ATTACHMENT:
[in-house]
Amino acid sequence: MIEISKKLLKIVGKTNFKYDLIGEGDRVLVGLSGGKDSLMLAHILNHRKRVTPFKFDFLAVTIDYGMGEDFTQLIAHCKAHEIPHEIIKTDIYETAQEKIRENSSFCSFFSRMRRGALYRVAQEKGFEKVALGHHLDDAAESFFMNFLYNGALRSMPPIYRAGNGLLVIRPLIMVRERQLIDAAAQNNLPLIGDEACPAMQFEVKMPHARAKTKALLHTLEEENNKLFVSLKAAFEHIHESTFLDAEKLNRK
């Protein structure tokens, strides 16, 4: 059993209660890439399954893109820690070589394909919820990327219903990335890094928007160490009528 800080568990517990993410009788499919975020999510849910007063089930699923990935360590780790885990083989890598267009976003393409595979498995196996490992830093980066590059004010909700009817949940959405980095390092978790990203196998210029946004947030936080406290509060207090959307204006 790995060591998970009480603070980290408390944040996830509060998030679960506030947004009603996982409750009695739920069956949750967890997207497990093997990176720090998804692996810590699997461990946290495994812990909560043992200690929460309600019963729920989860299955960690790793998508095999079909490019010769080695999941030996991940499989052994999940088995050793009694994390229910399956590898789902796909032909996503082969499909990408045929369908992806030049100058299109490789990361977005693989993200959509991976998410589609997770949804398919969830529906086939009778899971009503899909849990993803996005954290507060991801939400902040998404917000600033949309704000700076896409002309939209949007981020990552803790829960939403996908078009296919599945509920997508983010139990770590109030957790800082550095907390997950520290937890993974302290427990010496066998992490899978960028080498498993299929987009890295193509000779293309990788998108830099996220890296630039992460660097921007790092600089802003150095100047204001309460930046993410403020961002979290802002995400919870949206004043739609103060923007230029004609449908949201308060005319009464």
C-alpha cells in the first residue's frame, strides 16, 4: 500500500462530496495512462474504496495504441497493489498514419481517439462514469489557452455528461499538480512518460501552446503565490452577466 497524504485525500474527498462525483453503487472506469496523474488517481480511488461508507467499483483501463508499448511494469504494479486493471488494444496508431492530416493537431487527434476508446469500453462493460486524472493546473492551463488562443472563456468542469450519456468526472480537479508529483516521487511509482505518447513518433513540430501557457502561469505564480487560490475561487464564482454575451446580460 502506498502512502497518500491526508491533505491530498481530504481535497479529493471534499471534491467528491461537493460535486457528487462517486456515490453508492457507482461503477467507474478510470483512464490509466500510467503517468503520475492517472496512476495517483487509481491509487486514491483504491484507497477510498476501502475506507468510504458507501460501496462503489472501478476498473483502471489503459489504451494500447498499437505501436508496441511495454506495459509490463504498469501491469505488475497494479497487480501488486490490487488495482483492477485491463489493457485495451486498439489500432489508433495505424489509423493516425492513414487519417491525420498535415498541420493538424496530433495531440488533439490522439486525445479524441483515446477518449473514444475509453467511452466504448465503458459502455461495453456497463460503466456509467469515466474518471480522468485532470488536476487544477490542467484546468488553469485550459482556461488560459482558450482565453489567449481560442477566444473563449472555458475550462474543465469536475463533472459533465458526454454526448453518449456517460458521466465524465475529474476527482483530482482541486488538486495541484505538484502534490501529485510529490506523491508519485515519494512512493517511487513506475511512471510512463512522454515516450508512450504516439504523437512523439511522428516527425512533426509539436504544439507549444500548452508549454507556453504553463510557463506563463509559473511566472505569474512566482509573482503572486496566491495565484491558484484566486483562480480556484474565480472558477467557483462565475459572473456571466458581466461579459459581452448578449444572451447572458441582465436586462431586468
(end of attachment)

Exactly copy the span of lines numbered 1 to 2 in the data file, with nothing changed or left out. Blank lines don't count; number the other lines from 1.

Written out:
[in-house]
Amino acid sequence: MIEISKKLLKIVGKTNFKYDLIGEGDRVLVGLSGGKDSLMLAHILNHRKRVTPFKFDFLAVTIDYGMGEDFTQLIAHCKAHEIPHEIIKTDIYETAQEKIRENSSFCSFFSRMRRGALYRVAQEKGFEKVALGHHLDDAAESFFMNFLYNGALRSMPPIYRAGNGLLVIRPLIMVRERQLIDAAAQNNLPLIGDEACPAMQFEVKMPHARAKTKALLHTLEEENNKLFVSLKAAFEHIHESTFLDAEKLNRK